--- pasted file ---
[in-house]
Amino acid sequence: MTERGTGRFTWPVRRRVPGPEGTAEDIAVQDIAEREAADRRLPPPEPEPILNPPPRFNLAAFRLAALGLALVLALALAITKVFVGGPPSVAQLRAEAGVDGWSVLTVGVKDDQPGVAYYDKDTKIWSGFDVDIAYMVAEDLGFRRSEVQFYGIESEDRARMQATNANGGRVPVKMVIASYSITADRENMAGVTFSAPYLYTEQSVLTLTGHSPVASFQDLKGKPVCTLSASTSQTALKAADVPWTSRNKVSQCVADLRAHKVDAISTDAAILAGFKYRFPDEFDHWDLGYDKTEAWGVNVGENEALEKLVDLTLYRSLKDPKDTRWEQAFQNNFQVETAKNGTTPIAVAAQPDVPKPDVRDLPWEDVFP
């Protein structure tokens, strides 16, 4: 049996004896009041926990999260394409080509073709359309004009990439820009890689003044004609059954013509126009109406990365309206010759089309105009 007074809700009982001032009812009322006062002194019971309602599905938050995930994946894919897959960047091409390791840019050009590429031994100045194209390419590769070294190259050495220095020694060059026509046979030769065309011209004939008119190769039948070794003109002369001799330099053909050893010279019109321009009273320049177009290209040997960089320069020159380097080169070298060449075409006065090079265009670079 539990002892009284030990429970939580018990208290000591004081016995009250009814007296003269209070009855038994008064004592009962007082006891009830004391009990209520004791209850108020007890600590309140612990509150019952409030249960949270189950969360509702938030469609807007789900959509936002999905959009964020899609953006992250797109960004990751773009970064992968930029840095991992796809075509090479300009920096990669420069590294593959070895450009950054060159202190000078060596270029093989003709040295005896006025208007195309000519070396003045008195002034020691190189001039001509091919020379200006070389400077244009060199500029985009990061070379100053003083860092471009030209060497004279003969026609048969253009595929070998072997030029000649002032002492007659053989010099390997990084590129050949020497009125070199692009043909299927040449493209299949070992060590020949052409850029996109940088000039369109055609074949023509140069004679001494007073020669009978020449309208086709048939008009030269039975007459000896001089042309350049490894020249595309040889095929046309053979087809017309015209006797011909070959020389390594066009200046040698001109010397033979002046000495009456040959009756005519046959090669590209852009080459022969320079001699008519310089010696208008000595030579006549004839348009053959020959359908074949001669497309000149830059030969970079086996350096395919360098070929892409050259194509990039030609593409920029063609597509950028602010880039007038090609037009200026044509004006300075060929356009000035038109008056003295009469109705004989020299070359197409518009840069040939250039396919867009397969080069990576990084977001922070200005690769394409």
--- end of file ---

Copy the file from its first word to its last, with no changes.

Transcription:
[in-house]
Amino acid sequence: MTERGTGRFTWPVRRRVPGPEGTAEDIAVQDIAEREAADRRLPPPEPEPILNPPPRFNLAAFRLAALGLALVLALALAITKVFVGGPPSVAQLRAEAGVDGWSVLTVGVKDDQPGVAYYDKDTKIWSGFDVDIAYMVAEDLGFRRSEVQFYGIESEDRARMQATNANGGRVPVKMVIASYSITADRENMAGVTFSAPYLYTEQSVLTLTGHSPVASFQDLKGKPVCTLSASTSQTALKAADVPWTSRNKVSQCVADLRAHKVDAISTDAAILAGFKYRFPDEFDHWDLGYDKTEAWGVNVGENEALEKLVDLTLYRSLKDPKDTRWEQAFQNNFQVETAKNGTTPIAVAAQPDVPKPDVRDLPWEDVFP
């Protein structure tokens, strides 16, 4: 049996004896009041926990999260394409080509073709359309004009990439820009890689003044004609059954013509126009109406990365309206010759089309105009 007074809700009982001032009812009322006062002194019971309602599905938050995930994946894919897959960047091409390791840019050009590429031994100045194209390419590769070294190259050495220095020694060059026509046979030769065309011209004939008119190769039948070794003109002369001799330099053909050893010279019109321009009273320049177009290209040997960089320069020159380097080169070298060449075409006065090079265009670079 539990002892009284030990429970939580018990208290000591004081016995009250009814007296003269209070009855038994008064004592009962007082006891009830004391009990209520004791209850108020007890600590309140612990509150019952409030249960949270189950969360509702938030469609807007789900959509936002999905959009964020899609953006992250797109960004990751773009970064992968930029840095991992796809075509090479300009920096990669420069590294593959070895450009950054060159202190000078060596270029093989003709040295005896006025208007195309000519070396003045008195002034020691190189001039001509091919020379200006070389400077244009060199500029985009990061070379100053003083860092471009030209060497004279003969026609048969253009595929070998072997030029000649002032002492007659053989010099390997990084590129050949020497009125070199692009043909299927040449493209299949070992060590020949052409850029996109940088000039369109055609074949023509140069004679001494007073020669009978020449309208086709048939008009030269039975007459000896001089042309350049490894020249595309040889095929046309053979087809017309015209006797011909070959020389390594066009200046040698001109010397033979002046000495009456040959009756005519046959090669590209852009080459022969320079001699008519310089010696208008000595030579006549004839348009053959020959359908074949001669497309000149830059030969970079086996350096395919360098070929892409050259194509990039030609593409920029063609597509950028602010880039007038090609037009200026044509004006300075060929356009000035038109008056003295009469109705004989020299070359197409518009840069040939250039396919867009397969080069990576990084977001922070200005690769394409």